With low interest rates and low prices for real estate, you may be considering purchasing a medical office condo for your practice. The decision: Owning vs. Leasing.
Such an investment will have a significant impact on your practice and your personal finances so you need to consider all aspects of that decision.
Following are several key questions to ask yourself when evaluating the decision to buy or lease:
1. What are your business goals and how will a medical condo fit into your business plan?
If you think your practice will remain largely unchanged over the next 10 to 15 years, a condo purchase may work for you. However, industry averages show more than half of medical tenants require space configuration every four to seven years. Another 20 percent of medical practices relocate for various business reasons — to capture a more profitable payer, to enhance the referral pattern of their business, or to expand (or contract) their practice.
Bottom line — it’s not easy to predict how changes in the healthcare industry will impact your practice and its space needs in the future.
2. Will the real estate investment allow you to make other sound business decisions?
A condo investment is illiquid so you need to make sure the capital invested won’t be needed for other business operations and opportunities. Investing in where you practice may restrict your ability to sell the property in a strong market, or require you to move when it’s not in the best interest of your investment.
If you need to sell, who would be your buyer? Given the specialty nature of most medical tenant improvements, the potential buyer’s market for most improved medical condos is extremely limited.
If you look at most large corporations, they don’t necessarily own their office locations. Instead, they use their capital for operations.
3. Have you considered all of the costs?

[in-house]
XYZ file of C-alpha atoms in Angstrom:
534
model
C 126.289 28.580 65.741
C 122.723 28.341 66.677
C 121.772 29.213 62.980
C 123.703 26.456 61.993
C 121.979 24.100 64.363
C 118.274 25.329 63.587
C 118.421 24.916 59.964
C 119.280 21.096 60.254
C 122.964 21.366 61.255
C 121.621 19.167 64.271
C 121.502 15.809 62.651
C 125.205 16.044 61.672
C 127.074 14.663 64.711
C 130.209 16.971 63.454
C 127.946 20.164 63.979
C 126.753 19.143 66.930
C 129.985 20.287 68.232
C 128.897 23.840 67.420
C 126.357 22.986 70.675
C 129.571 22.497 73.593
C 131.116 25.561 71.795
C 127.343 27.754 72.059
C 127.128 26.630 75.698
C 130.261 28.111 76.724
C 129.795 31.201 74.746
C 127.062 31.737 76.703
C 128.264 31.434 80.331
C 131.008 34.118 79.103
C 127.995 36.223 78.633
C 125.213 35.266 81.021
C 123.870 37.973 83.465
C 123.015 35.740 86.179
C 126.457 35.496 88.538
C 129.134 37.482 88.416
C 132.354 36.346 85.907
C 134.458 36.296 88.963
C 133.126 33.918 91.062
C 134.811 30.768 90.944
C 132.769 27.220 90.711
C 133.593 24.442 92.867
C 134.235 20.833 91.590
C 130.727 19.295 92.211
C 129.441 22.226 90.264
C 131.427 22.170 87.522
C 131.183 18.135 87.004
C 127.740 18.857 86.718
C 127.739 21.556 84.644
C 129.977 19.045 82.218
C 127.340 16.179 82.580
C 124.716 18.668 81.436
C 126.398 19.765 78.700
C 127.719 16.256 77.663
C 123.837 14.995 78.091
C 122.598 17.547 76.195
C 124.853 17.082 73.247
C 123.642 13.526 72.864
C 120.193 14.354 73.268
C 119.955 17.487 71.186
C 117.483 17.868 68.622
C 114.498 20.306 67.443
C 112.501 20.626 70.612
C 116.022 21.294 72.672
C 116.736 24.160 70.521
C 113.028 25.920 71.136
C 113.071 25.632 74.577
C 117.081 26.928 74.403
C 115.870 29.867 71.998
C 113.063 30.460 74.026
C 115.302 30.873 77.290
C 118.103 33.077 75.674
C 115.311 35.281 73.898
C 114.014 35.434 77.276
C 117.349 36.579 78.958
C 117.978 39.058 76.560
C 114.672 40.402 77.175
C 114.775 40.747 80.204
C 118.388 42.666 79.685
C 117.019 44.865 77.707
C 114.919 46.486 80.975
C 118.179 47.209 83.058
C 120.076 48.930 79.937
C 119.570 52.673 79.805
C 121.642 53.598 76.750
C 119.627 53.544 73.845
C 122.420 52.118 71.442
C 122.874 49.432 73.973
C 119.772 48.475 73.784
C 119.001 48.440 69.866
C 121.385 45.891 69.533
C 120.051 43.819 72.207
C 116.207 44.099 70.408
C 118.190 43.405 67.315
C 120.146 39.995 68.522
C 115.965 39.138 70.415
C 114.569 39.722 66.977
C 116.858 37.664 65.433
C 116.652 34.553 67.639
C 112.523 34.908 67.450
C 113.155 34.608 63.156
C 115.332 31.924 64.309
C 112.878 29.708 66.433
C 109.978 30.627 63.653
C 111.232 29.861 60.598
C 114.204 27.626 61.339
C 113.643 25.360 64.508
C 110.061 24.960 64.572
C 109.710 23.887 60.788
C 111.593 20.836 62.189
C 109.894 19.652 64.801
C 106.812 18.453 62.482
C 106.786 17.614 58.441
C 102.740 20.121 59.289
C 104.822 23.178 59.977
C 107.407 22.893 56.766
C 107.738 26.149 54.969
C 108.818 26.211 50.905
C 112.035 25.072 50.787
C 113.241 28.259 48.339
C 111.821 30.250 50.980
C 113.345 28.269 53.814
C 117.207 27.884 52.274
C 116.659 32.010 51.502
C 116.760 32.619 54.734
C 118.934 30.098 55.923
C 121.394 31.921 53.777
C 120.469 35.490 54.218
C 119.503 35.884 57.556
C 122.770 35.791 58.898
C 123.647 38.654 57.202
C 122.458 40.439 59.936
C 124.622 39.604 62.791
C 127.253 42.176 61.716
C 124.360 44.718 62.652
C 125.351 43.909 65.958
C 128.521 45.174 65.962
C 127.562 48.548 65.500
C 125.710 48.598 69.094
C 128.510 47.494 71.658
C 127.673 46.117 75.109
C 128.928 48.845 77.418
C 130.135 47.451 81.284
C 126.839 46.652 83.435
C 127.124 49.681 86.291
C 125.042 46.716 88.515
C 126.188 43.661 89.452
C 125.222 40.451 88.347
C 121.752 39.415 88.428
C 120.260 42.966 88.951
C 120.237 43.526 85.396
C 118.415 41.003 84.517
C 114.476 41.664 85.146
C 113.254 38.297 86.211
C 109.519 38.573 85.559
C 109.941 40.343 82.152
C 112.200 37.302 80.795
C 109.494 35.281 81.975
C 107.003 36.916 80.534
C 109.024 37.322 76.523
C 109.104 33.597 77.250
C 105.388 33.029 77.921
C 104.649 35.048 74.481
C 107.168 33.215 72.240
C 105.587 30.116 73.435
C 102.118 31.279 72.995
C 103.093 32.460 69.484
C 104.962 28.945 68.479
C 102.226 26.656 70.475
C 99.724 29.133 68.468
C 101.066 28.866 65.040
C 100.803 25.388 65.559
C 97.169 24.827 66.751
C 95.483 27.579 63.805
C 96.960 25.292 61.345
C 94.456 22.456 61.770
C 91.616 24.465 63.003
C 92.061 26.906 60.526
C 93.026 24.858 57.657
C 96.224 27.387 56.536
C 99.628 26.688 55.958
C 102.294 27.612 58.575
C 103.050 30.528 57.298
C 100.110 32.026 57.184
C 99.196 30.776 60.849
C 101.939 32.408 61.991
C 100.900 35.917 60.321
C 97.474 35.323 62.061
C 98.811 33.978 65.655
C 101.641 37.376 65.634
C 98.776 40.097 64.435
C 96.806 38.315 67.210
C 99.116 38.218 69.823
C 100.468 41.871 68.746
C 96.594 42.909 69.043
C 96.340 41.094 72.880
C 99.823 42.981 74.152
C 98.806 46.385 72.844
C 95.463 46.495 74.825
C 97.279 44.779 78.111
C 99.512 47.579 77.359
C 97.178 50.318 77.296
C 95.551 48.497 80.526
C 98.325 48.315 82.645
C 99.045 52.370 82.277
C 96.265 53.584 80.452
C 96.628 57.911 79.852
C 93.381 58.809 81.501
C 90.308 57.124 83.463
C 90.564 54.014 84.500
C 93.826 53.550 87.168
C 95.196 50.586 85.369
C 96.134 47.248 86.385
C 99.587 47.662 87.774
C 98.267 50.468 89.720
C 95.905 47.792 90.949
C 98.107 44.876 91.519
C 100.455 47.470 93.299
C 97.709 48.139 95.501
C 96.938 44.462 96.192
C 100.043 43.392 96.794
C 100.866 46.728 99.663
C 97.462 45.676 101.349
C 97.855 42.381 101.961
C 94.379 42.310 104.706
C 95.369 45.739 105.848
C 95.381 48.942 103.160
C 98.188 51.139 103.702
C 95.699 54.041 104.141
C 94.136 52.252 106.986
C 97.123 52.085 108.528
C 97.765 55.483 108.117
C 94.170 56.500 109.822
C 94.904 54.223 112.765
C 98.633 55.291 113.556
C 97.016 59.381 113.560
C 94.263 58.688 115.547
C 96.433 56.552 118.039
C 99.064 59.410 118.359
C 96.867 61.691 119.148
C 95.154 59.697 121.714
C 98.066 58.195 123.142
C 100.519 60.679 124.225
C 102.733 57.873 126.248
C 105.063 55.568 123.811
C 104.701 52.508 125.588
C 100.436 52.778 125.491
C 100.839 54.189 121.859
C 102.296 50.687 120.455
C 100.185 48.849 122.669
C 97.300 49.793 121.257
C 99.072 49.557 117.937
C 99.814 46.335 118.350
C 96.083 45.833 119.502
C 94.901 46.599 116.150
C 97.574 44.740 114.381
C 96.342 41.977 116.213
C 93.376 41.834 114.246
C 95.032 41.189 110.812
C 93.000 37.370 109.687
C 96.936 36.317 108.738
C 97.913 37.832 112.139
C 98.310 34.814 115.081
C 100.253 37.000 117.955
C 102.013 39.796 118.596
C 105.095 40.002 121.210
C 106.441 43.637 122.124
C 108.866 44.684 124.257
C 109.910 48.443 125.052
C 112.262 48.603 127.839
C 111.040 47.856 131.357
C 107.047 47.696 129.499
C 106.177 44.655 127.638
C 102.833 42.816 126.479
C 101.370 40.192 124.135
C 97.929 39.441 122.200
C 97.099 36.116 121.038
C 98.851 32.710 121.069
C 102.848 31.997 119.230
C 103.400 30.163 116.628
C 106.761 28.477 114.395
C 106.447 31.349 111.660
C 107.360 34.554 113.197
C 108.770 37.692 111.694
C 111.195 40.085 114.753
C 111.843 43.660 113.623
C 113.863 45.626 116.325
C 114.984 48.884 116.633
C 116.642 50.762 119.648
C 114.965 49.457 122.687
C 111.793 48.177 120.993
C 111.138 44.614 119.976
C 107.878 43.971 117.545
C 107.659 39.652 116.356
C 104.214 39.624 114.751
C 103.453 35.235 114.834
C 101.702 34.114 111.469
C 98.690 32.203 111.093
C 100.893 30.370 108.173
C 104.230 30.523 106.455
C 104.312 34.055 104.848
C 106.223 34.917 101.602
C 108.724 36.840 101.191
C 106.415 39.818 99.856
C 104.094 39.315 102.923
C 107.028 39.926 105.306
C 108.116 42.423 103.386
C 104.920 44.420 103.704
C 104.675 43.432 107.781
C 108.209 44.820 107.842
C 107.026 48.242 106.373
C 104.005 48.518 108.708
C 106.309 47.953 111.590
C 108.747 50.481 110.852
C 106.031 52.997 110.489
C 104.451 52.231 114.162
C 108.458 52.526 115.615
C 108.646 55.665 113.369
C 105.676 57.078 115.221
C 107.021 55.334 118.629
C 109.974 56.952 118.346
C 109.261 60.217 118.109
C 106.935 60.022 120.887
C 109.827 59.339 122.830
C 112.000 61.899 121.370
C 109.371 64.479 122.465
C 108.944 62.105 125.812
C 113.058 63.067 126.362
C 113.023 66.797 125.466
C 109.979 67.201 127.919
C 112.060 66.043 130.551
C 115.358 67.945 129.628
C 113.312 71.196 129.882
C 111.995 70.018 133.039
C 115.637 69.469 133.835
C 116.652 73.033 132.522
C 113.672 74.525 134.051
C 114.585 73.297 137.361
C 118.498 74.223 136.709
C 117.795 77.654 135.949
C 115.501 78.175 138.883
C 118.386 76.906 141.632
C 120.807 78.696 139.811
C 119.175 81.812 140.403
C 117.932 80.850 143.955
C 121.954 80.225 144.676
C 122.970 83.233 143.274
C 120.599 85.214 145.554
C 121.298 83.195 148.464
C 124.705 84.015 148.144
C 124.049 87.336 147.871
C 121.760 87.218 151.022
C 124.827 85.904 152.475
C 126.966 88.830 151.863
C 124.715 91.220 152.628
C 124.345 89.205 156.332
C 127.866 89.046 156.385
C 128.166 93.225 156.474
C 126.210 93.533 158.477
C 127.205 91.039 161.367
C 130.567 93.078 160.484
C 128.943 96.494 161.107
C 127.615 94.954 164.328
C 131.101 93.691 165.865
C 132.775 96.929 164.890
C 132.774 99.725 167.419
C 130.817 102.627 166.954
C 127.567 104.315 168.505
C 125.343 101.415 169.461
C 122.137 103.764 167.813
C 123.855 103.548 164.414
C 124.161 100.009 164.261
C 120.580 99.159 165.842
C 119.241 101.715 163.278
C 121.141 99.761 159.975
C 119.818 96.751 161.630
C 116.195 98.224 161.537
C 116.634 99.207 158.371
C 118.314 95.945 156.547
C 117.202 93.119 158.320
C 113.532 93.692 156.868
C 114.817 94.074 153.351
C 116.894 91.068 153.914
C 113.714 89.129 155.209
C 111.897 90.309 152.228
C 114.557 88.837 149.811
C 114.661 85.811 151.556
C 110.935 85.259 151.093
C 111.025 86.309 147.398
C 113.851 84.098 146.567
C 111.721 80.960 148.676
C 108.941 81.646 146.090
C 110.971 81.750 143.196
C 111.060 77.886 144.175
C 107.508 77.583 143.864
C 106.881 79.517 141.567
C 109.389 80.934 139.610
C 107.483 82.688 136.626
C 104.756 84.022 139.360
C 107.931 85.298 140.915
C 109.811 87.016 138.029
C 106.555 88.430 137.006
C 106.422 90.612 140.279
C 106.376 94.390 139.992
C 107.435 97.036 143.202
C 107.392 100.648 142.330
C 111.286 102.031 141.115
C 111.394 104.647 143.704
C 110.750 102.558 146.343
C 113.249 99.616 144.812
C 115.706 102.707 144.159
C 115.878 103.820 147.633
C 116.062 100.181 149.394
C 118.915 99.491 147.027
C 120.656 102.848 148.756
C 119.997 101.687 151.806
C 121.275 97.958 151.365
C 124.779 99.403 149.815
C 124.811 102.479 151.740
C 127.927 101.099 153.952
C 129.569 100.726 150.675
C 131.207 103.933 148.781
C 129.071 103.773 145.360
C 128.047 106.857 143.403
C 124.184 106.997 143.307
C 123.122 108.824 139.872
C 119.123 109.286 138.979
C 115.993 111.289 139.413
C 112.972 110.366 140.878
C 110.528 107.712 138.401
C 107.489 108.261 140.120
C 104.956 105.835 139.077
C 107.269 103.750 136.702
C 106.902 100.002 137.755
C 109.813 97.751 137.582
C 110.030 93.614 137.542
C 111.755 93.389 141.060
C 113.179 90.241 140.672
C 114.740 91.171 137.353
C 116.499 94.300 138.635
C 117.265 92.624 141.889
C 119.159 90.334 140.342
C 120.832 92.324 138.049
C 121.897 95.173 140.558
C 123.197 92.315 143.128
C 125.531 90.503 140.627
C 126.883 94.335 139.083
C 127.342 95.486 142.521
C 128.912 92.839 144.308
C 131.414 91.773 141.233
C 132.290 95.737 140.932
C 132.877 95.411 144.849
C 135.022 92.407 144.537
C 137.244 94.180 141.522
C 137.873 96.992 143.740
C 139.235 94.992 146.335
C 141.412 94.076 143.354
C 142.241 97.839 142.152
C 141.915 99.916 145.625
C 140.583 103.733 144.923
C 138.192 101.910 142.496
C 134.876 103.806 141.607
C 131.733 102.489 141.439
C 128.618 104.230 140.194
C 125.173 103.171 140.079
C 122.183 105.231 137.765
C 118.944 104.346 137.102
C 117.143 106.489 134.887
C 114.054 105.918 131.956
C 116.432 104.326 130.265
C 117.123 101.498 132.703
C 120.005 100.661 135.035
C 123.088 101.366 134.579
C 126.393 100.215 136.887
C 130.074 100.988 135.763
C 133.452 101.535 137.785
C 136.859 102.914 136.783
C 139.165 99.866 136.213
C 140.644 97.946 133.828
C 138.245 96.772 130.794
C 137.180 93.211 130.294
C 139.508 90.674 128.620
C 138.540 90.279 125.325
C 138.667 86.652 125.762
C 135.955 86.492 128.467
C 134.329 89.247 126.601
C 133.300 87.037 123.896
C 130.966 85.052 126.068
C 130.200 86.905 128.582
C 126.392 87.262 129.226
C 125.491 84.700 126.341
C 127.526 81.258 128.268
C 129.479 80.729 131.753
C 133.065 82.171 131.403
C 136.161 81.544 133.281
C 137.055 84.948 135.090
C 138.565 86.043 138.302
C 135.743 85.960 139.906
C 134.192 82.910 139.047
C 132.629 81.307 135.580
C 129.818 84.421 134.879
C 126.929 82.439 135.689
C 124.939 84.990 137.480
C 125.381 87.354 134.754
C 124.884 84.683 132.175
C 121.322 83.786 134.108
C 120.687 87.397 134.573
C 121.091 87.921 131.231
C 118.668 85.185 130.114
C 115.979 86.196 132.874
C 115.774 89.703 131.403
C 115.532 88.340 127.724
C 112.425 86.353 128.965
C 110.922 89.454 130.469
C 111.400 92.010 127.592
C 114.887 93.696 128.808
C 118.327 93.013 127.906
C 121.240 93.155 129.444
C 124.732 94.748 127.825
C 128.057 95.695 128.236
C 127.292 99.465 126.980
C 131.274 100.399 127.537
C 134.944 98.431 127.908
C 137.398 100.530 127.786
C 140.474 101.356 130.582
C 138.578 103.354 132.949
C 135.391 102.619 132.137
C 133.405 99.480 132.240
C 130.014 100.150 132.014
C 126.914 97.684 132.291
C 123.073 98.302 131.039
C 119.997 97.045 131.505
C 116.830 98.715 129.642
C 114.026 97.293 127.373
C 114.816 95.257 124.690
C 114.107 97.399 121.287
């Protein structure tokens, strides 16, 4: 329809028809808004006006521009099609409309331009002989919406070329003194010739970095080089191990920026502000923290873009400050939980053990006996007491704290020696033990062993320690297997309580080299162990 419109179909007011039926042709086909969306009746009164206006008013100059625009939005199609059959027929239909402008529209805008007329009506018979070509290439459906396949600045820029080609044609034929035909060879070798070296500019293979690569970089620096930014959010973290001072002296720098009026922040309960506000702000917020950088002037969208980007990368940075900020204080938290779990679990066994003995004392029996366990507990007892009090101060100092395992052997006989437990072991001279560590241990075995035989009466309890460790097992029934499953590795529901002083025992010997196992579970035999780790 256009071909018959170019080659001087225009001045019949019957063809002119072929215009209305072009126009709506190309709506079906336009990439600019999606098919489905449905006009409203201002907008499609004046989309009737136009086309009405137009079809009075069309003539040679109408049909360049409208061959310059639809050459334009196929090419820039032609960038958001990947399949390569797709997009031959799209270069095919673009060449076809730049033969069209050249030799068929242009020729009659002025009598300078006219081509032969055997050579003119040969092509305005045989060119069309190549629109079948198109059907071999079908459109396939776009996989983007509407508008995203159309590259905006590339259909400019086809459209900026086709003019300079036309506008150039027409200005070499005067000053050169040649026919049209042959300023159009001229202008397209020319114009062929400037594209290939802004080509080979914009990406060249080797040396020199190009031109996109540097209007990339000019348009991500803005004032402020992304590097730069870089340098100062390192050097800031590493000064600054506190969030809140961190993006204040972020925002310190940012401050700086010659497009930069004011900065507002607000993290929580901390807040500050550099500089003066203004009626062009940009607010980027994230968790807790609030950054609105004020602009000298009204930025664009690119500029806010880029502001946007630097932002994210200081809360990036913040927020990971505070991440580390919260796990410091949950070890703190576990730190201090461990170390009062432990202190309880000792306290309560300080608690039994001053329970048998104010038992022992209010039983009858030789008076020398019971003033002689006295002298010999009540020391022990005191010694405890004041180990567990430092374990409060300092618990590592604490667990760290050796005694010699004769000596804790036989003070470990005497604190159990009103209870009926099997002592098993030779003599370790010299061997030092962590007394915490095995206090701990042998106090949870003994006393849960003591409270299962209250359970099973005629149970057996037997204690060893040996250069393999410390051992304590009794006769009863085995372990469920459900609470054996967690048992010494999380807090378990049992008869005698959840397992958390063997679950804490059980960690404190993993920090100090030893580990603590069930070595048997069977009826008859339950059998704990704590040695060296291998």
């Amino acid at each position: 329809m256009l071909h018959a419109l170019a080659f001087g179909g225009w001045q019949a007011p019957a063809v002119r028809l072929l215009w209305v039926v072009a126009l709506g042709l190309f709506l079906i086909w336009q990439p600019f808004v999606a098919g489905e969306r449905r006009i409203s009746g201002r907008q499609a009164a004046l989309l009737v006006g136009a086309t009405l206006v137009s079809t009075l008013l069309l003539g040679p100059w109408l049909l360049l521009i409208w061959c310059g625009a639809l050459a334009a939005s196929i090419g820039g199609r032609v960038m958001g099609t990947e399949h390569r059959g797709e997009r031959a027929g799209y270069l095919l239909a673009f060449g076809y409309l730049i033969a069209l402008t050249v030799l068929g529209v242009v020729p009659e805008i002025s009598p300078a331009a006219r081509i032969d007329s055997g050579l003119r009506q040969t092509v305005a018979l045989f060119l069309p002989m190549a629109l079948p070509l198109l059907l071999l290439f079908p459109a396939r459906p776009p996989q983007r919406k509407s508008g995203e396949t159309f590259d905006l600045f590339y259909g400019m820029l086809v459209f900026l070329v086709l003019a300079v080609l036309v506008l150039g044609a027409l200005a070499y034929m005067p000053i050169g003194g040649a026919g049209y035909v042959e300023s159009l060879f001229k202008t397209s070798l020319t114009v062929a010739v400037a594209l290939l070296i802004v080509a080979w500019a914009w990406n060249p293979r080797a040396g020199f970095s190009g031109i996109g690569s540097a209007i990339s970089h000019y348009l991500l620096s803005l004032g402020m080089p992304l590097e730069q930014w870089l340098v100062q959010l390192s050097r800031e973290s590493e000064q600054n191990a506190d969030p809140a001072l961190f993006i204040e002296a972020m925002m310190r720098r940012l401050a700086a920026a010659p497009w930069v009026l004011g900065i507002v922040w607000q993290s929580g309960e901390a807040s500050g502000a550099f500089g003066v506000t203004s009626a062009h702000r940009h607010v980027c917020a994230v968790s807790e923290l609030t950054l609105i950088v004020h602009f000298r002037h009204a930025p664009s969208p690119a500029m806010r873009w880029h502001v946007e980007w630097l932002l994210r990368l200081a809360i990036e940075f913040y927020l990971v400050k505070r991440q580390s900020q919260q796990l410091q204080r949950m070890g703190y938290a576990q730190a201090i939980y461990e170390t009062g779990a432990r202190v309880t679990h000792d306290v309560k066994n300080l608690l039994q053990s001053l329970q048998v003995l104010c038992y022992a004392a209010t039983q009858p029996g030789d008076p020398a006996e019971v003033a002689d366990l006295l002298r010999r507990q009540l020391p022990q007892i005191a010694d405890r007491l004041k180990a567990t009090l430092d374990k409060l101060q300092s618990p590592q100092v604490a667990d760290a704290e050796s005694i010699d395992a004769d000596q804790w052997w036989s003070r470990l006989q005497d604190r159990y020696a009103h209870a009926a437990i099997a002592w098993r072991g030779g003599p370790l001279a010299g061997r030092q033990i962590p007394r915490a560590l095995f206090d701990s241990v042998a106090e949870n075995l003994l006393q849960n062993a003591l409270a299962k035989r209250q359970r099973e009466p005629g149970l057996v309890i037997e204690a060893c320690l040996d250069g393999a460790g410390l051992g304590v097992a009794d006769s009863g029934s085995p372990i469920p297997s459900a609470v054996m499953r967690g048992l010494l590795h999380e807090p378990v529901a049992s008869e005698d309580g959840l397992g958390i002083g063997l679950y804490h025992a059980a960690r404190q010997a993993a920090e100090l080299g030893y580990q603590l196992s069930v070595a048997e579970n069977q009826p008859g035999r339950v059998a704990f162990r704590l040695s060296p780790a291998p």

As with owning a home, owning a medical condo includes more than just the loan on the building. Your total cost may include property taxes, future interior upgrades, condo-association fees, cleaning and maintenance plus any extra costs when other condo owners in your complex can’t pay their share of expenses. When you lease your office space, your total costs are spelled out in your lease agreement, allowing you to budget appropriately.
Typically, rent is only a small percentage of the operating costs for a medical practice, ranging from five to seven percent.
4. Is it a good investment?
If your practice was not occupying the medical condo, would you still invest in it?
Historically, these properties have experienced tremendous decrease in value and the increased attention on them now is being driven by unusually low mortgage rates.
Healthcare real estate can be puzzling. Each medical practice has unique needs and opportunities. Answering the questions above will help provide you with the right direction for your practice’s real estate solutions.
William E. Molloy is the Managing Director/CEO of Phoenix-based Ensemble Real Estate Solutions (ensemblere.com). He has more than 35 years of experience focusing on providing real estate solutions for healthcare providers. Ensemble is a full-service firm offering healthcare-specific development, management, leasing and sales services, including both landlord and tenant/buyer representation. Molloy can be reached at 602-443-4026 or firstname.lastname@example.org.